2. Select the target group by selecting the group name. You're directed to the group details under Group basics.

    Screenshot that shows Group details.

  3. To start the deployment, go to the Current deployment tab. Select the deploy link next to the desired update from the Available updates section. The best available update for a given group is denoted with a Best highlight.

    Screenshot that shows selecting an update.

  4. Schedule your deployment to start immediately or in the future. Then select Create.

    Screenshot that shows the Create button.

  5. Under Deployment details, Status turns to Active. The deployed update is marked with (deploying).

    Screenshot that shows Deployment active.

  6. View the compliance chart to see that the update is now in progress.

  7. After your device is successfully updated, you see that your compliance chart and deployment details updated to reflect the same.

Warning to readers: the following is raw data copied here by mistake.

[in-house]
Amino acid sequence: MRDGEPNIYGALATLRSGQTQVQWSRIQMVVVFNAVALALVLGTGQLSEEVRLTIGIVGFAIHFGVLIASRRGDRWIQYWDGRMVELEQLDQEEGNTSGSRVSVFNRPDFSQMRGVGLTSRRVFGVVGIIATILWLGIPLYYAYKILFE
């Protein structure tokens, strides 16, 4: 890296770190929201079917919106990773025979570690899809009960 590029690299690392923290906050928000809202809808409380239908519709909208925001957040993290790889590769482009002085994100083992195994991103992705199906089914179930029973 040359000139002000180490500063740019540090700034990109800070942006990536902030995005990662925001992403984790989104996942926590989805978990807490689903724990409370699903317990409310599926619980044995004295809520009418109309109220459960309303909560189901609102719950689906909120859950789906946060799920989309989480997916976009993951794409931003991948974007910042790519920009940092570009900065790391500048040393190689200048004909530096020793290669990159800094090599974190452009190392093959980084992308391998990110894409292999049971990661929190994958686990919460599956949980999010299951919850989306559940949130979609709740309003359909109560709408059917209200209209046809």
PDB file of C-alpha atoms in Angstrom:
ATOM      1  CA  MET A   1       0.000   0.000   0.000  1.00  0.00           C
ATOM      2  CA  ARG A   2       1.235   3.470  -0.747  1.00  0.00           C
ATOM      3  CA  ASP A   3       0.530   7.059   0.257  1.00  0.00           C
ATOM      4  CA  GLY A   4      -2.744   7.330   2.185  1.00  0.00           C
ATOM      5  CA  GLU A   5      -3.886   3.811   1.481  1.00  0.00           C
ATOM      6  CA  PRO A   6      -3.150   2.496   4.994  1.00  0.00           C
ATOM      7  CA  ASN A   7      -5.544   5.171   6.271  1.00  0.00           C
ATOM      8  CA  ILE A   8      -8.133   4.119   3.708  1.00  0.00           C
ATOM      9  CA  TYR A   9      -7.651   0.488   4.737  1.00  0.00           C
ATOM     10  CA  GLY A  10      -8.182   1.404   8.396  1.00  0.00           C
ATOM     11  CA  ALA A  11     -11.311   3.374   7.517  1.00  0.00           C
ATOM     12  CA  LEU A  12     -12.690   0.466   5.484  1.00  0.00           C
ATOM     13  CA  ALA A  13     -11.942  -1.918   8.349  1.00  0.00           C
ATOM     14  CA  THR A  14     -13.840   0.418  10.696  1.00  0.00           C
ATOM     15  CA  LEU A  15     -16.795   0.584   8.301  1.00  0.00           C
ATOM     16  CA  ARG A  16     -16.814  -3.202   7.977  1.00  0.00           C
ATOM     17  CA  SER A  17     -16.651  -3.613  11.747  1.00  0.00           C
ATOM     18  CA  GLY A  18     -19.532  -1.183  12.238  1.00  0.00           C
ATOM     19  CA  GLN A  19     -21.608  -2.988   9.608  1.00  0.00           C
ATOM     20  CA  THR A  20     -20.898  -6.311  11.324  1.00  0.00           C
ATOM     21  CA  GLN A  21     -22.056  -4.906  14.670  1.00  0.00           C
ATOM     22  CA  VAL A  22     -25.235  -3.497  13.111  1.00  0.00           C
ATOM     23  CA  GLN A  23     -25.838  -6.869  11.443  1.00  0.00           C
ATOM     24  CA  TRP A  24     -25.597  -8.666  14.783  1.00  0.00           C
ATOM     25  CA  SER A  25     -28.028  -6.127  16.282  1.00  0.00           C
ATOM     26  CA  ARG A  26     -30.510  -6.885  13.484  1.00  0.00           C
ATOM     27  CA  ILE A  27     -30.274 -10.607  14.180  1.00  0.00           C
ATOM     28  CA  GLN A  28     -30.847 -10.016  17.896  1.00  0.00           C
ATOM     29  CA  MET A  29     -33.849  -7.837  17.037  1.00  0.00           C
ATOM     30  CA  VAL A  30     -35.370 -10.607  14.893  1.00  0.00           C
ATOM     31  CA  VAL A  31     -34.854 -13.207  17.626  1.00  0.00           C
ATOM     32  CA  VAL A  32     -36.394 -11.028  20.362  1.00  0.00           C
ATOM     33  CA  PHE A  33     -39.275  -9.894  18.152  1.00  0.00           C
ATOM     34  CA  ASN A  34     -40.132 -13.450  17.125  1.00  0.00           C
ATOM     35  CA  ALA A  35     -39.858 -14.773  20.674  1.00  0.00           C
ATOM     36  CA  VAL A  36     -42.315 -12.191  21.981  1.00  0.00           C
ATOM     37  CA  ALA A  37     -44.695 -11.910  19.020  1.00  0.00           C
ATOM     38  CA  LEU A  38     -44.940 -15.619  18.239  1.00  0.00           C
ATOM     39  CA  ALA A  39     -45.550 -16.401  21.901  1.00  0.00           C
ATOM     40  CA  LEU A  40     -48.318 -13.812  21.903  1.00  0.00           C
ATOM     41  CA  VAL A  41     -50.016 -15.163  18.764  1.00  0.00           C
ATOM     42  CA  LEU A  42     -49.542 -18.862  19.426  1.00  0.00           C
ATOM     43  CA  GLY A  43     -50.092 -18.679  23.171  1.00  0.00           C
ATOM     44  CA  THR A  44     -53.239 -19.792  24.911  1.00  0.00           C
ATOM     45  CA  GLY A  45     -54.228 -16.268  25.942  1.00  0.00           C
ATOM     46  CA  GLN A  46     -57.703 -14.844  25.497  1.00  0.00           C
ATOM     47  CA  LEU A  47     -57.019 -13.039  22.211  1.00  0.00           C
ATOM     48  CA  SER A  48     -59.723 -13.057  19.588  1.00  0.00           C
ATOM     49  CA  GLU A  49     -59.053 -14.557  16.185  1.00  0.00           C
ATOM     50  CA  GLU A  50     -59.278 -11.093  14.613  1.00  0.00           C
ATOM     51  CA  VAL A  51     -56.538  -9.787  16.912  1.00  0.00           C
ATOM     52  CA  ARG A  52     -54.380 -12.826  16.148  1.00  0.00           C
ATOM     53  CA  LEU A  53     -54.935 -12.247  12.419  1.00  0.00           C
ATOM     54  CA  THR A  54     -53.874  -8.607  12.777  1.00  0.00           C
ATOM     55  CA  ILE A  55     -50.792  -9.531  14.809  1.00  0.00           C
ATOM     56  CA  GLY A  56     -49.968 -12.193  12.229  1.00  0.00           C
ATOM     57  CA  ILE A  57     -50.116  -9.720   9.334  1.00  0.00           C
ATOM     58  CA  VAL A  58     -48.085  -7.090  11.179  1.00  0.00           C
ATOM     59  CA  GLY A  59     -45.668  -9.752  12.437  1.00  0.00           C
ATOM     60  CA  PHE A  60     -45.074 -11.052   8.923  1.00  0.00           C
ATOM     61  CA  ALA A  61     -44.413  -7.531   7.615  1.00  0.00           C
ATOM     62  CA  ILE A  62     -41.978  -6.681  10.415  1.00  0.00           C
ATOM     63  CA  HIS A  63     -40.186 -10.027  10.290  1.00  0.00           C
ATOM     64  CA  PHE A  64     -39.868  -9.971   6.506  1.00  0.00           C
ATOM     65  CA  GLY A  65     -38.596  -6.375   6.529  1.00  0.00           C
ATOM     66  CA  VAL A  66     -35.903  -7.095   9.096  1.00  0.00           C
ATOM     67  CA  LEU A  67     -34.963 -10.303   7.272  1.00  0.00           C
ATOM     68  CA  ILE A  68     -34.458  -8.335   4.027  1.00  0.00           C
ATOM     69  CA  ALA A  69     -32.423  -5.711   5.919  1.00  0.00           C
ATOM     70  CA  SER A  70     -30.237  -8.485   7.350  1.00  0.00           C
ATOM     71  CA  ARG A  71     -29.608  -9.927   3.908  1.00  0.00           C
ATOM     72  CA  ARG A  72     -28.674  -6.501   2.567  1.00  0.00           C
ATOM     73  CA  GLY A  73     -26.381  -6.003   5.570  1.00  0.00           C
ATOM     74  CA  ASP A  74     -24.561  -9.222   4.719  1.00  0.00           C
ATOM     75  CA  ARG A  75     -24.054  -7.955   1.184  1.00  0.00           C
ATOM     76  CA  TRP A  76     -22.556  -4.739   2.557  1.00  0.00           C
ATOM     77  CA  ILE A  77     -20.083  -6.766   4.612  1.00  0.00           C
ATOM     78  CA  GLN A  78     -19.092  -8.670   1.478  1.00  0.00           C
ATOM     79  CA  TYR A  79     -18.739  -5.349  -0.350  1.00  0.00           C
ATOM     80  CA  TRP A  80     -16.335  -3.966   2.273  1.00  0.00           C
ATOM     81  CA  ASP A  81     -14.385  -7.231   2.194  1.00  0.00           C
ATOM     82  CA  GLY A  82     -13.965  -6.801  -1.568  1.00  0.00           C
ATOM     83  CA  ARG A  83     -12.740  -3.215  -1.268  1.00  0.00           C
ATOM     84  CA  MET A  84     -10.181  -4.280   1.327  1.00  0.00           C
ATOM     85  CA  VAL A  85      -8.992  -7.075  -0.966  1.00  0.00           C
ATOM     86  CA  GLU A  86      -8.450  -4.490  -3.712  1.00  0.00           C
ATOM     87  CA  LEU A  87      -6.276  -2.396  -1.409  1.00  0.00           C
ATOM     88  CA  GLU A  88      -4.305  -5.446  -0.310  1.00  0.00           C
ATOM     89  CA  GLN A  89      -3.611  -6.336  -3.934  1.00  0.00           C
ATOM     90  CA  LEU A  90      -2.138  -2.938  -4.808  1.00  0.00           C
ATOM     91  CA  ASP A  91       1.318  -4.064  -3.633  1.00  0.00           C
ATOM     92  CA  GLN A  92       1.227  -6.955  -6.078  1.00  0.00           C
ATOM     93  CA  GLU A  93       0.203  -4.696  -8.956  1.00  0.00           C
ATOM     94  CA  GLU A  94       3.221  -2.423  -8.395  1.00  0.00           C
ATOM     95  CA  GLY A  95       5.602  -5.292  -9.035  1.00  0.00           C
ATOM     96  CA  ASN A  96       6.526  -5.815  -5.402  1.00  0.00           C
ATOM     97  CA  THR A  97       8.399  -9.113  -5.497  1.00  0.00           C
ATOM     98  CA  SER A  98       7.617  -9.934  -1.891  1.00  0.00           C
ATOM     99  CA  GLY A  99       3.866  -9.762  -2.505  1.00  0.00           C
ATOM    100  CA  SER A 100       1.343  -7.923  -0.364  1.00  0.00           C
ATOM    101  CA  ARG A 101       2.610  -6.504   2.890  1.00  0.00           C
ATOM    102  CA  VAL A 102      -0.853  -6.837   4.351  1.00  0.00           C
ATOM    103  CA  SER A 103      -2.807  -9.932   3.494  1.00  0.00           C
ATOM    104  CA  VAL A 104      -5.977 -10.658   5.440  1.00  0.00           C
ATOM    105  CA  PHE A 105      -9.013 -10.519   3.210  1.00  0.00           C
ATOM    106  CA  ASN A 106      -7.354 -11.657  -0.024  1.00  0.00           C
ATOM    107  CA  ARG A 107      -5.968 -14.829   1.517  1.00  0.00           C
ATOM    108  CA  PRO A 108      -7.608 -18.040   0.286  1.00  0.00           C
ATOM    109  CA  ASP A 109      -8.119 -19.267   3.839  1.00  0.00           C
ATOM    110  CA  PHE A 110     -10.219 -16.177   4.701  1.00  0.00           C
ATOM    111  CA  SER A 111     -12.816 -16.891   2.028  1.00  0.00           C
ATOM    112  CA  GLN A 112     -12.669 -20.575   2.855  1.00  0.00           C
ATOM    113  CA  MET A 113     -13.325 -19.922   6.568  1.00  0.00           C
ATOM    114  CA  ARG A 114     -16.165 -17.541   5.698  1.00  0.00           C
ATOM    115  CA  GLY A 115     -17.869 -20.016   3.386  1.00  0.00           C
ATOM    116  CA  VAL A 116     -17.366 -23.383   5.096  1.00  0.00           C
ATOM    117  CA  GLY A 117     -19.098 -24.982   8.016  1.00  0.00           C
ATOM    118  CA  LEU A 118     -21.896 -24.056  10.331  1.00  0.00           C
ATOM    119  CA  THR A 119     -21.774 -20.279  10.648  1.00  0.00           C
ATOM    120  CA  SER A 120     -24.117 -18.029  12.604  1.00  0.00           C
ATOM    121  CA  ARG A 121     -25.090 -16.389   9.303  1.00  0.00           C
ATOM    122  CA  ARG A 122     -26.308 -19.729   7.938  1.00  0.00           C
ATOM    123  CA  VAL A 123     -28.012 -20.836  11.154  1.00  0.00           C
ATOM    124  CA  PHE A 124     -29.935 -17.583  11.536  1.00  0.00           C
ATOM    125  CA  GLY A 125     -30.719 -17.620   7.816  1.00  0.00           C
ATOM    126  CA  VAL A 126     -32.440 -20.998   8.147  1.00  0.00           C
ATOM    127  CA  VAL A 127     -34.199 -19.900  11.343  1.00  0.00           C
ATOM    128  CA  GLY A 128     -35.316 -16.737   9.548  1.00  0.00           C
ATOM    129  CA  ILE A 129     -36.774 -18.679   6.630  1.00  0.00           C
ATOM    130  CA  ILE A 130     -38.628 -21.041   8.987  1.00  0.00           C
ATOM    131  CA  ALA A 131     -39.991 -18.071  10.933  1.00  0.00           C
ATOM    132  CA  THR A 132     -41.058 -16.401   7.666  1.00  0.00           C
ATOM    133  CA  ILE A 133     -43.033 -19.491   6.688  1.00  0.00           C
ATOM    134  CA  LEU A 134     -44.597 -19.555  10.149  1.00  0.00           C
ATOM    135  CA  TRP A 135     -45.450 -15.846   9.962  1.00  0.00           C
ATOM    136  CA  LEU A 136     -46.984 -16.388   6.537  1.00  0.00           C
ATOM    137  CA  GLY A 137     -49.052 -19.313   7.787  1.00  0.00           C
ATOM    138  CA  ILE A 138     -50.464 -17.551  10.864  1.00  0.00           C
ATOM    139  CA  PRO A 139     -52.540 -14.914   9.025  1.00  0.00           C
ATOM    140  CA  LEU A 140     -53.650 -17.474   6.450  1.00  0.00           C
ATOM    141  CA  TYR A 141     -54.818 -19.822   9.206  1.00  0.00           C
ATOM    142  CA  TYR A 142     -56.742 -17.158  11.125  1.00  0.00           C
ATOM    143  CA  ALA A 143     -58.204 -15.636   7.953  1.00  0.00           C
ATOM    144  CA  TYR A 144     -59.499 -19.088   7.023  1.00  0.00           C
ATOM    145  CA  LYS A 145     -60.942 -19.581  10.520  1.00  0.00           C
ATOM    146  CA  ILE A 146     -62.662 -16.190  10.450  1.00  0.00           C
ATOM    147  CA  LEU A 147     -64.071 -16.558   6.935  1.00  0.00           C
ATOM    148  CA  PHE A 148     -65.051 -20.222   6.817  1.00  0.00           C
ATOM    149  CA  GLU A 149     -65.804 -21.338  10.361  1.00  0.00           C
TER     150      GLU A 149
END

Screenshot that shows Update succeeded.

Monitor the update deployment

  1. Select the Deployment history tab at the top of the page.

    Screenshot that shows Deployment history.

  2. Select Details next to the deployment you created.

    Screenshot that shows Deployment details.

  3. Select Refresh to view the latest status details.

You've now completed a successful end-to-end image update by using Device Update for IoT Hub on a Raspberry Pi 3 B+ device.

Clean up resources

When no longer needed, clean up your Device Update account, instance, IoT hub, and IoT device.

Next steps